David Amme talking grasses at Point Molate

David Amme, a founding member of the California Native Grasslands Association, provided a wonderful field lecture on the native grasses of the Point Molate area, as some 150-200 people listened and learned about this most unique resource of the East Bay.  This is perhaps the single largest turnout for a EBCNPS hike in its 40-year history.  Lech Naumovich, East Bay Conservation Analyst, provided some insight into the value of protecting the area at a watershed level, and the repercussions developing certain types of land uses on the Point Molate site.   EBCNPS comments on the Resort/Casino project have centered on a lack of appropriate surveys, improper vegetation mapping, inadequate presentation of impacts, as well as lacking fire safety and even overlooked bird/avian impacts.

EBCNPS continues to support the work of the Citizens for a Sustainable Point Molate in vetting the proposed project fully, while also helping provide new alternatives and visions for this precious landscape.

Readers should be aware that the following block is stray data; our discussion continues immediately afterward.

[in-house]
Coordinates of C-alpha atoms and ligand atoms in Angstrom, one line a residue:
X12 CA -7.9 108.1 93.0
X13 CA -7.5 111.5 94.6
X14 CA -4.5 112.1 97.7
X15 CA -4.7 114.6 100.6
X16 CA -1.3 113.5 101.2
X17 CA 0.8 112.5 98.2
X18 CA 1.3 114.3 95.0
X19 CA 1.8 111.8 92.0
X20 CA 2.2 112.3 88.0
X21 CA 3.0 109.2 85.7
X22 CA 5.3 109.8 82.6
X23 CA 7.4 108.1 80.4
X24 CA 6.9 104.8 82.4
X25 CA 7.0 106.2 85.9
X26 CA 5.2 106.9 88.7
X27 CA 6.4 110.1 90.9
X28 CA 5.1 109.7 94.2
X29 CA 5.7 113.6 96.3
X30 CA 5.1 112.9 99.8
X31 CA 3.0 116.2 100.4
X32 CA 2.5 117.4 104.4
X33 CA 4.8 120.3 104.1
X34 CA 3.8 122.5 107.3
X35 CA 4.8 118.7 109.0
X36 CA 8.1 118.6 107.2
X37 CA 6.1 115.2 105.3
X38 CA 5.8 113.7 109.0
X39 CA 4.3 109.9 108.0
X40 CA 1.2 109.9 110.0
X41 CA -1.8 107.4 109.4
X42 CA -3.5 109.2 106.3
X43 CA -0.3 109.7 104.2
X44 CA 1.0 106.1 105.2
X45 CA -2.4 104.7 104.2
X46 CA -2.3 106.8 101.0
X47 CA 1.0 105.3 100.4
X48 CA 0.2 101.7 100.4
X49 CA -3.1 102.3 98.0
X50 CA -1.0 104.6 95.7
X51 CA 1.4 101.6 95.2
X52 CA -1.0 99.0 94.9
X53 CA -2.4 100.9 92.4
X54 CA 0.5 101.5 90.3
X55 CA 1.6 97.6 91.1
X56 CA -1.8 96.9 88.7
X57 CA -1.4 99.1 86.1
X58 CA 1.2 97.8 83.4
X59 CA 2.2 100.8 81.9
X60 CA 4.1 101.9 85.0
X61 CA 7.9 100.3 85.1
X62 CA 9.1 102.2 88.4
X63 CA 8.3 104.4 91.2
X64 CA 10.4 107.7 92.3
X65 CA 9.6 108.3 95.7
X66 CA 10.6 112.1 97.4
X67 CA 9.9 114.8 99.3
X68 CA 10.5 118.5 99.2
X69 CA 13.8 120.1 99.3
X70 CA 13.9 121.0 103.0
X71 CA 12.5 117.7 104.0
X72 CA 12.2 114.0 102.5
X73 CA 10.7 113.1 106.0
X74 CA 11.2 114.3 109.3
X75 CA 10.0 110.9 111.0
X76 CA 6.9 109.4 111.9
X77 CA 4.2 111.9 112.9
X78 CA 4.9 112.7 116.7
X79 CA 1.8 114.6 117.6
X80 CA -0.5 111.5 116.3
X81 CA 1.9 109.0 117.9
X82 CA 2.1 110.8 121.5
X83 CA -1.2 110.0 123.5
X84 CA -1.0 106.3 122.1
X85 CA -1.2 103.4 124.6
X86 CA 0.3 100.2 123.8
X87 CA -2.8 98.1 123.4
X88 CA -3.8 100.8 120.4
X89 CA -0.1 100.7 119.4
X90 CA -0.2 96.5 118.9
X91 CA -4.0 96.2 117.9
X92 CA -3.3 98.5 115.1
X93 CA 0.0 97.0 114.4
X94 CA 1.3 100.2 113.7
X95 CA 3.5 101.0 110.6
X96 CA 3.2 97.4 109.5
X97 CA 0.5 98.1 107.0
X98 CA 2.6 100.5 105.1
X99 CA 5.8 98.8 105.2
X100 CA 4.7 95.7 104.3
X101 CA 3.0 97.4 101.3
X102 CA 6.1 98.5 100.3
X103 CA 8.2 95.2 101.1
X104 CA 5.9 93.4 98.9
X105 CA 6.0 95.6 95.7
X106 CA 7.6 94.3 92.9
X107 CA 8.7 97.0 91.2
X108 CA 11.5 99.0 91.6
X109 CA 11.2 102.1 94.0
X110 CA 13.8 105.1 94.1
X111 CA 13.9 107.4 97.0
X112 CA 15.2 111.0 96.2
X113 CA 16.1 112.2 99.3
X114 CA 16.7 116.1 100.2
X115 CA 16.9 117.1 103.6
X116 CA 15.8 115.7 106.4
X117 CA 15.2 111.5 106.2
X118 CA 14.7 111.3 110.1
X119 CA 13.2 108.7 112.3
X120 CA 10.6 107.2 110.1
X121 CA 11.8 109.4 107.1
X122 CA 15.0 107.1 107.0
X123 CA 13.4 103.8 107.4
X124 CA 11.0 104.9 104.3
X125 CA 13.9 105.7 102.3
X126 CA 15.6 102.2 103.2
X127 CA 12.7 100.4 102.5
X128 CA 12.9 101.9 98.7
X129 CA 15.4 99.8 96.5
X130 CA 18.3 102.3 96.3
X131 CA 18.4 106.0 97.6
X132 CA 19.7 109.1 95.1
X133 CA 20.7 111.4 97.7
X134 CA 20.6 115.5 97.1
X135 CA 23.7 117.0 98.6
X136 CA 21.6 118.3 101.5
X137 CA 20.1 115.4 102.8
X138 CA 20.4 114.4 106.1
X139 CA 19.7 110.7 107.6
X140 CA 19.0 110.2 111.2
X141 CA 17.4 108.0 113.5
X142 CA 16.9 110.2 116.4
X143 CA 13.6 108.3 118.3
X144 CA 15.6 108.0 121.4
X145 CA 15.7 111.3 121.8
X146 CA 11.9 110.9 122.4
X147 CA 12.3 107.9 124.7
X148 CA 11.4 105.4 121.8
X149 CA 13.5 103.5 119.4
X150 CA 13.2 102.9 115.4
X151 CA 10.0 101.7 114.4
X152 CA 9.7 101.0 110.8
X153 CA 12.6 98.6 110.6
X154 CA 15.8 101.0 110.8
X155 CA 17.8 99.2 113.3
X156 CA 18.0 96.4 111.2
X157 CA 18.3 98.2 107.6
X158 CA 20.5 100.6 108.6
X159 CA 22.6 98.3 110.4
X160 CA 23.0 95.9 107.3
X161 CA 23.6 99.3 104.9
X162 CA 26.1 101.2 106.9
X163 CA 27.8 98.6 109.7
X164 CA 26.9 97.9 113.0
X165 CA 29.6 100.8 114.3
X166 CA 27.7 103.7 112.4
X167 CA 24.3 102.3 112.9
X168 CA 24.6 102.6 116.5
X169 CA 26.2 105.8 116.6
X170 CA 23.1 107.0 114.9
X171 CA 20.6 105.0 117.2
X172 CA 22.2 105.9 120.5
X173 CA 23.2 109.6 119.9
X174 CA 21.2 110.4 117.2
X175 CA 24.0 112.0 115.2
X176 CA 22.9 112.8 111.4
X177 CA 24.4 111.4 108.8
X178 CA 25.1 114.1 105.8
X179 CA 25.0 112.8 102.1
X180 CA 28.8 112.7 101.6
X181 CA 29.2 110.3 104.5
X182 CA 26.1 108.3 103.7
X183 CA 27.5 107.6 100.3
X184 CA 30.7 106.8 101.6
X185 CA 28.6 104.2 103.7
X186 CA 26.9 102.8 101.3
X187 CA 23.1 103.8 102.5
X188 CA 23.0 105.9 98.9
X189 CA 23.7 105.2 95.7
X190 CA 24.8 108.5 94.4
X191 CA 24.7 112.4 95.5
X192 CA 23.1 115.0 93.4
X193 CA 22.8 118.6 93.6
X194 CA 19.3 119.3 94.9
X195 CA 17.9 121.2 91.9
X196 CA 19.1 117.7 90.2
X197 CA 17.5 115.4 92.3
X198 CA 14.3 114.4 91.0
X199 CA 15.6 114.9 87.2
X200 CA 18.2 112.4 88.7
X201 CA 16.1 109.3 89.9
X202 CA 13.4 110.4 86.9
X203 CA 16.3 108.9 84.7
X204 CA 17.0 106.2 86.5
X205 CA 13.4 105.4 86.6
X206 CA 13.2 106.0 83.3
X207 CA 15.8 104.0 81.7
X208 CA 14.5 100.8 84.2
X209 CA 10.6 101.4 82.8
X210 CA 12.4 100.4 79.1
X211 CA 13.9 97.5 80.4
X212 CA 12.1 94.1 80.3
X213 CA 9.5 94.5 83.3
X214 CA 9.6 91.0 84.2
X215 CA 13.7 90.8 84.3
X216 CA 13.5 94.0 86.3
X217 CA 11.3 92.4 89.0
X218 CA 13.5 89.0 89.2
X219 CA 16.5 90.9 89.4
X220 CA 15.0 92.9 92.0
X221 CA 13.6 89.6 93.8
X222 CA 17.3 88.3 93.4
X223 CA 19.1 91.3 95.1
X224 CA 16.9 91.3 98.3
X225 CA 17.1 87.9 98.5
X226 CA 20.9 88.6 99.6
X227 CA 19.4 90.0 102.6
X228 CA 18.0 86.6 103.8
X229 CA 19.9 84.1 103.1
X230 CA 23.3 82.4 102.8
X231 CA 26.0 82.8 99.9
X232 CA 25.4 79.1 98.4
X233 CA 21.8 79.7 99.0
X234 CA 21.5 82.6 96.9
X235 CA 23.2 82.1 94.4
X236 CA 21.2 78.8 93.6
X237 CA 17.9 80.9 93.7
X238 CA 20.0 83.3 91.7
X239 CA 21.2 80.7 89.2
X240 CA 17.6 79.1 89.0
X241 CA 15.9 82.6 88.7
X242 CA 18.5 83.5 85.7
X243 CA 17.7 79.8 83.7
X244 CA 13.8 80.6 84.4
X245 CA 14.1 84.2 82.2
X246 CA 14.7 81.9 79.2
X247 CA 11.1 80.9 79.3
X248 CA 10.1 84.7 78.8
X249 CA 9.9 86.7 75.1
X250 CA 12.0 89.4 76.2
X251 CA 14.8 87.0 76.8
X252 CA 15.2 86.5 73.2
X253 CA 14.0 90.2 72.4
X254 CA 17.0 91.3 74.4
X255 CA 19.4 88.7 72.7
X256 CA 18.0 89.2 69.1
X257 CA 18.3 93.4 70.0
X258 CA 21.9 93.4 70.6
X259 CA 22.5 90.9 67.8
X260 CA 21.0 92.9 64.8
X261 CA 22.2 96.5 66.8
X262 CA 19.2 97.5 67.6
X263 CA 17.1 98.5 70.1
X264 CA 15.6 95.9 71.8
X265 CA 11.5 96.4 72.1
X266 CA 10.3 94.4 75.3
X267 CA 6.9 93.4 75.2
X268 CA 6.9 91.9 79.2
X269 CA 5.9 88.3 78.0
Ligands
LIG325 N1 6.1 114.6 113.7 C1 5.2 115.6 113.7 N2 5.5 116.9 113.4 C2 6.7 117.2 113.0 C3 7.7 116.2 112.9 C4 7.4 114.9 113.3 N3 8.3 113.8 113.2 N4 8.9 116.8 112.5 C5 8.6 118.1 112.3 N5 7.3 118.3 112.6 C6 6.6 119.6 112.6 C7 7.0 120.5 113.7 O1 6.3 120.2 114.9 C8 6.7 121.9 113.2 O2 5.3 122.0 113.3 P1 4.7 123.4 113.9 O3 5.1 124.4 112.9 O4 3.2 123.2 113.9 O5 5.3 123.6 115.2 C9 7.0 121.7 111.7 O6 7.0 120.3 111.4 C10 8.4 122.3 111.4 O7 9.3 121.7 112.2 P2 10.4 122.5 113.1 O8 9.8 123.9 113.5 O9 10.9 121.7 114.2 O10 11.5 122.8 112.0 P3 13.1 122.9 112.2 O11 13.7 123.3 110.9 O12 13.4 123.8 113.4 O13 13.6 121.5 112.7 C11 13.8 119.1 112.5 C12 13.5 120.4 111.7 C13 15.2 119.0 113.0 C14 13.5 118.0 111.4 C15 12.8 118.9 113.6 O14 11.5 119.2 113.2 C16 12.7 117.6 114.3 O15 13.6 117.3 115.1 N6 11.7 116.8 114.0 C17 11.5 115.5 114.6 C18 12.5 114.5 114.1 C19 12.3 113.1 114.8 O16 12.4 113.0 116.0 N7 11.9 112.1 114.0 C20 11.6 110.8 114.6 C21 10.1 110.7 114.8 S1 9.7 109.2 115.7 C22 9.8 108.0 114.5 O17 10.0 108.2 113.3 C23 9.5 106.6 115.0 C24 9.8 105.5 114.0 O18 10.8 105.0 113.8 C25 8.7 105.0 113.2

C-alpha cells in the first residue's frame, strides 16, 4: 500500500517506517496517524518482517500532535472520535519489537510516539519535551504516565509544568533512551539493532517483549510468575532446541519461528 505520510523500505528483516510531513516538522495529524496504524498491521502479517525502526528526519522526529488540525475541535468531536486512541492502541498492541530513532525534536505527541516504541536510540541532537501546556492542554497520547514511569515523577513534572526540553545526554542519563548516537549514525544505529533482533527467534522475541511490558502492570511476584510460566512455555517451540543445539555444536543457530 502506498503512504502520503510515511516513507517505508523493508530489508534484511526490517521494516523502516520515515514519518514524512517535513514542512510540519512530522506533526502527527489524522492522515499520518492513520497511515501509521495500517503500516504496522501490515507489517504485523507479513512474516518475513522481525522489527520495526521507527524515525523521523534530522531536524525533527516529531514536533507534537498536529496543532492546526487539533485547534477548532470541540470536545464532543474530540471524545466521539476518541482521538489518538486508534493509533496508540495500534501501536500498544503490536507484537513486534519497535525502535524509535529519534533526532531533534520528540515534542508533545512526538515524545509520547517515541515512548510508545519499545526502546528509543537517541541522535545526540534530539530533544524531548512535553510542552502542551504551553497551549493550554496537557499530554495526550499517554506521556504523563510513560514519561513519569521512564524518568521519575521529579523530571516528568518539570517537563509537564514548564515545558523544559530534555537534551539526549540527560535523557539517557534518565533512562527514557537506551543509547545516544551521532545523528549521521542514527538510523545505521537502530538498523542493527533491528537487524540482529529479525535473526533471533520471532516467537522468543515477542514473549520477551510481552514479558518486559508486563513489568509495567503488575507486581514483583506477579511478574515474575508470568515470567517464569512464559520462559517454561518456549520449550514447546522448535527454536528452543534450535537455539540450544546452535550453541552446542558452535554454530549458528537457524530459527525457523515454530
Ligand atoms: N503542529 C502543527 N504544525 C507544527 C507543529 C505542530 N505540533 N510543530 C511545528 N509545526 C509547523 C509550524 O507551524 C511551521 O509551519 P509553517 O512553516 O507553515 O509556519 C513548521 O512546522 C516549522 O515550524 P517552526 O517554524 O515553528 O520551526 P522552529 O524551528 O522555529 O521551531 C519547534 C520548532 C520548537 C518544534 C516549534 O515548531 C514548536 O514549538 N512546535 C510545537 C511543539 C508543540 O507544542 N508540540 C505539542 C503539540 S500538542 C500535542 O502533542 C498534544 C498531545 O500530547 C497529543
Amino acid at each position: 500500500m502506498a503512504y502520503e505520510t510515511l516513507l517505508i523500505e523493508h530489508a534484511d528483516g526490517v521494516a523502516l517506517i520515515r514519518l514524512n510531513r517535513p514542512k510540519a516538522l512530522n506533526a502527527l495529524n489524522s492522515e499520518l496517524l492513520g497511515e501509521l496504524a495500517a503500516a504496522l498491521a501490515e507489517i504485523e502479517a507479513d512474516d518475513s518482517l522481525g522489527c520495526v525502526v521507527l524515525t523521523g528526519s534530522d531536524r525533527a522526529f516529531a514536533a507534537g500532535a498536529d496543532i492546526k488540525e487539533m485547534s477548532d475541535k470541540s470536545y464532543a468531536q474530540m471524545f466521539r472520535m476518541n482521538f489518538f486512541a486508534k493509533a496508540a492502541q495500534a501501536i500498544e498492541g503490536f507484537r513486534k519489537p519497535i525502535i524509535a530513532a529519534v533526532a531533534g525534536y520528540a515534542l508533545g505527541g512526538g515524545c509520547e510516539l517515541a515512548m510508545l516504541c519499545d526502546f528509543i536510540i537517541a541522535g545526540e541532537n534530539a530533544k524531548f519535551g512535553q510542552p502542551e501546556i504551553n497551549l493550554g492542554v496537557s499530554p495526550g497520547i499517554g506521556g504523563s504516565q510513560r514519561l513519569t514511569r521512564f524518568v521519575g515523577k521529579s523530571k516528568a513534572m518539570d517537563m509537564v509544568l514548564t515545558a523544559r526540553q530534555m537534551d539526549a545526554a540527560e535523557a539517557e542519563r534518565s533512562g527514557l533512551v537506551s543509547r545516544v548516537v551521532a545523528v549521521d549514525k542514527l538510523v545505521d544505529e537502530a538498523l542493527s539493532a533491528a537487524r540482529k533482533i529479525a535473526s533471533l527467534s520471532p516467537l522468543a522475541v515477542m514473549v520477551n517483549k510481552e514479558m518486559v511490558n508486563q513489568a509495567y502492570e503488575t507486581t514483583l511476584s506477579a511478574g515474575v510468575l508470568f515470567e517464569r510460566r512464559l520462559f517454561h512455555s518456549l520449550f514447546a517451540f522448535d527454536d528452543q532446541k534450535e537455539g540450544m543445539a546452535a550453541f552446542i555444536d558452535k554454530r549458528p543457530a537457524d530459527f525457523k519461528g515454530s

Mr. Robert Cheasty of CESP

Many interested parties attended the event including Robert Cheasty of Citizens for East Shore Park (CESP).  Mr. Cheasty talked about some of the work their organization is conducting in order to mitigate for impacts if the casino were to be approved.  We understand that CESP’s official stance is opposition to the project.

Councilmember Tom Butt learning about native grasses

Richmond City Councilmember Tom Butt was in attendance avidly learning about the resources and collecting grasses in his pocket.  Mr. Butt has been extremely involved in the process and has read the EIR as well as openly discussed his concern about the project and the environmental review process.

And a few more photos…

Grass collection

A view from Point Molate

Molate Fescue - the star of the show

David Amme wowing the crowd

People showed their enthusiasm in many different ways including collection of grasses, photography, and general enjoyment of being outside on the shoreline looking out at Mt. Tamalpais.

Please view Bob Sikora’s (native plant enthusiast) photos here.